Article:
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US President Donald Trump signed an executive order Wednesday that effectively prohibits US companies from using any telecoms equipment manufactured by China’s Huawei.
The executive order, which has been under consideration for a year, cites the International Emergency Economics Power Act, a law enacted in 1977 that gives the president broad power to control trade in response to a national emergency.
The order does not mention any countries or companies by name. It instead creates a review process that allows the US commerce secretary to review any transactions involving companies that are viewed as posing a security threat to the country, which would include Huawei.
Chinese Foreign Ministry spokesman Geng Shuang said during a daily briefing in Beijing on Wednesday that “for some time, the US has been abusing its national power to tarnish the image of and crack down on specific Chinese companies.” Nevertheless, the United States has been actively pushing other countries not to use Huawei’s equipment in next-generation 5G networks that it calls “untrustworthy.”
The case arises out of a claim by Zambian citizens against Vedanta Resources PLC, which is a company in the UUK that is the parent company of Konkola Copper Mines PLC. The latter company is the owner of the Nchanga Copper Mine in Zambia. The Zambian citizens “allege that their health and farming activities have been damaged by the discharge of toxic matter from the Mine into those waterways from 2005 onwards.”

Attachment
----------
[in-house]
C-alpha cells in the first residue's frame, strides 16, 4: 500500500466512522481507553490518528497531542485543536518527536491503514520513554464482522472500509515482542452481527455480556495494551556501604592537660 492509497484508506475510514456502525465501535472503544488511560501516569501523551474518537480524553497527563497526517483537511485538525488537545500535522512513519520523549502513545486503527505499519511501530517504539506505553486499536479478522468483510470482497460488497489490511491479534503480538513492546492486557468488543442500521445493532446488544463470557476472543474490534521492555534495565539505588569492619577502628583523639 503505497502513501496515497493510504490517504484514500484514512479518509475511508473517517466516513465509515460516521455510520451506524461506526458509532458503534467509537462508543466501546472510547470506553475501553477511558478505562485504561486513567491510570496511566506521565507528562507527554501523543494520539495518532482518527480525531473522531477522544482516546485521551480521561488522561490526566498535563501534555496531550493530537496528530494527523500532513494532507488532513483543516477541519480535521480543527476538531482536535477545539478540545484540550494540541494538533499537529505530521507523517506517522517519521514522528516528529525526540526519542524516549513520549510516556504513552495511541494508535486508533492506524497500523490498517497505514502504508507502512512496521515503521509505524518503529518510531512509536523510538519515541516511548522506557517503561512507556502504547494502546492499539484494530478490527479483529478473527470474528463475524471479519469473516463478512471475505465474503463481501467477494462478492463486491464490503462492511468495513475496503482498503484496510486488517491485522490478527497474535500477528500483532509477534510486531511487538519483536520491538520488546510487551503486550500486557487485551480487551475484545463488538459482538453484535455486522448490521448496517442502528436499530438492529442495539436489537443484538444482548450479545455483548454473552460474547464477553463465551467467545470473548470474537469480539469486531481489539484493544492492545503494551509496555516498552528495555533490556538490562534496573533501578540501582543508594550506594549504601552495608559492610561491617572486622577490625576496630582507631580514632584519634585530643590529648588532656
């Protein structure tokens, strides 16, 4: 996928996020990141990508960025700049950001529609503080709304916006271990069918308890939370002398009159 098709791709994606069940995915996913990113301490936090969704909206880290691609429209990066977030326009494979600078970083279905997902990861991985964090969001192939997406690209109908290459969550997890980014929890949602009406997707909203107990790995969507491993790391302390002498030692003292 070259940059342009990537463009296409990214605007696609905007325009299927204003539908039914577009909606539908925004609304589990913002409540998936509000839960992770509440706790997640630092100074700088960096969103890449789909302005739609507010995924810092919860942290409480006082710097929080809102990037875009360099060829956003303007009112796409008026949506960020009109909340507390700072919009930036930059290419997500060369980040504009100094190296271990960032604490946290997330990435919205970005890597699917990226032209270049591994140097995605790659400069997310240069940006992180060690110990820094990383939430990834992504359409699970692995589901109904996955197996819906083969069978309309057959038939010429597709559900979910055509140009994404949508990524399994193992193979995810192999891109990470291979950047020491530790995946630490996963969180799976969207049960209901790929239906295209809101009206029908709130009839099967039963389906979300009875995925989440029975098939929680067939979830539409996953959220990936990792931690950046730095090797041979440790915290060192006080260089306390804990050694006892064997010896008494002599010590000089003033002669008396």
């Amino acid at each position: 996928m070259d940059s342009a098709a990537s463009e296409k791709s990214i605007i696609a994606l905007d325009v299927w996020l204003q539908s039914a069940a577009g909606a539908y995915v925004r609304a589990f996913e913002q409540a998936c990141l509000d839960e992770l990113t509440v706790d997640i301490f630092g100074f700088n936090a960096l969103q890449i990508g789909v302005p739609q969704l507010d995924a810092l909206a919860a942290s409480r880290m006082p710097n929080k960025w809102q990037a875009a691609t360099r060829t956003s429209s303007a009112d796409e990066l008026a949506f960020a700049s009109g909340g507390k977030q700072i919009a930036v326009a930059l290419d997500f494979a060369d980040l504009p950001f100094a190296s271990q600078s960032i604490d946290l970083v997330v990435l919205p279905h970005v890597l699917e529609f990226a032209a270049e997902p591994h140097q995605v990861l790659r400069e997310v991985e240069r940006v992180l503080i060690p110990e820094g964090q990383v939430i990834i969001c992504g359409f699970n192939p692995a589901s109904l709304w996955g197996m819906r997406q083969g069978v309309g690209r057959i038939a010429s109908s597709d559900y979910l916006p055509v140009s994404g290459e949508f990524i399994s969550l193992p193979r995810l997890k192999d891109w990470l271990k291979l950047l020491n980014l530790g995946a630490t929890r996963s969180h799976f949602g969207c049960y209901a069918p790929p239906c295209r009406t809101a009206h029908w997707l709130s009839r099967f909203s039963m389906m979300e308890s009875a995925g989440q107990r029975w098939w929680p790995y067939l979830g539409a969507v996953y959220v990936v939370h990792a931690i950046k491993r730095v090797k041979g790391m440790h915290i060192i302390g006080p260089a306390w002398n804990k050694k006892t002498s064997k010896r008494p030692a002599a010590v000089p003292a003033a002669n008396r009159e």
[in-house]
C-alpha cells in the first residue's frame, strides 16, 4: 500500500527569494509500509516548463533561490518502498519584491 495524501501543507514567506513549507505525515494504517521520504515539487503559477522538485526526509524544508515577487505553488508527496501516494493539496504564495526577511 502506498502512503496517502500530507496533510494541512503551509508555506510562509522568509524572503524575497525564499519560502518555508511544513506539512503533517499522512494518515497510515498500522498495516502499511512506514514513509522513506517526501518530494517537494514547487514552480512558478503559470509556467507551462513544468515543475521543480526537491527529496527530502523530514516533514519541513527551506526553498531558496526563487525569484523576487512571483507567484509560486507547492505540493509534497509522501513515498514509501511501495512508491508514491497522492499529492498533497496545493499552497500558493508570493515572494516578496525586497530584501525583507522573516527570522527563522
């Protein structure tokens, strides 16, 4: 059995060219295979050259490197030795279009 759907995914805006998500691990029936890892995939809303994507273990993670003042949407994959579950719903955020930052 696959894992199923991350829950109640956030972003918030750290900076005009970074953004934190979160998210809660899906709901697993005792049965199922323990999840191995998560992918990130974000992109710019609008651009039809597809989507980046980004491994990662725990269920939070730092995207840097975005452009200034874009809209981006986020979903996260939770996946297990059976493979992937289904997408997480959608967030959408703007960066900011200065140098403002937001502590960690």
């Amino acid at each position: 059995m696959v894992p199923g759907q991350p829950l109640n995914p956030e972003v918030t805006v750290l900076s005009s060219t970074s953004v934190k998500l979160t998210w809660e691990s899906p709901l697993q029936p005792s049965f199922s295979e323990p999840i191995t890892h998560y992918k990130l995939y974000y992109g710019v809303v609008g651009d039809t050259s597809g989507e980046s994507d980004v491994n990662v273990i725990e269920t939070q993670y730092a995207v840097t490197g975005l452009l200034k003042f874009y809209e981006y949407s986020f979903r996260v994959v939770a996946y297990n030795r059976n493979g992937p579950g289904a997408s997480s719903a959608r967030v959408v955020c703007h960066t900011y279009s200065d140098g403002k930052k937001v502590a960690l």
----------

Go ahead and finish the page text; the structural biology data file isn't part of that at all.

The decision speaks to “the jurisdiction of the English courts in relation to a group tort claim.” In coming to its decision, the UK Supreme Court found that while Zambia “would plainly have been the proper place for this litigation as a whole,” the issue of access to substantial justice would allow the claim to be brought in England. The UK Supreme Court pointed out two key issues. First, it noted that funding the group claim in Zambia would be difficult because “the claimants are all in extreme poverty, because they could not obtain legal aid and because conditional fee agreements (CFAs) are unlawful in Zambia.” Second, it noted that there was an absence in Zambia of “sufficiently substantial and suitably experienced legal teams” to handle this case, especially because their opponent has more resources.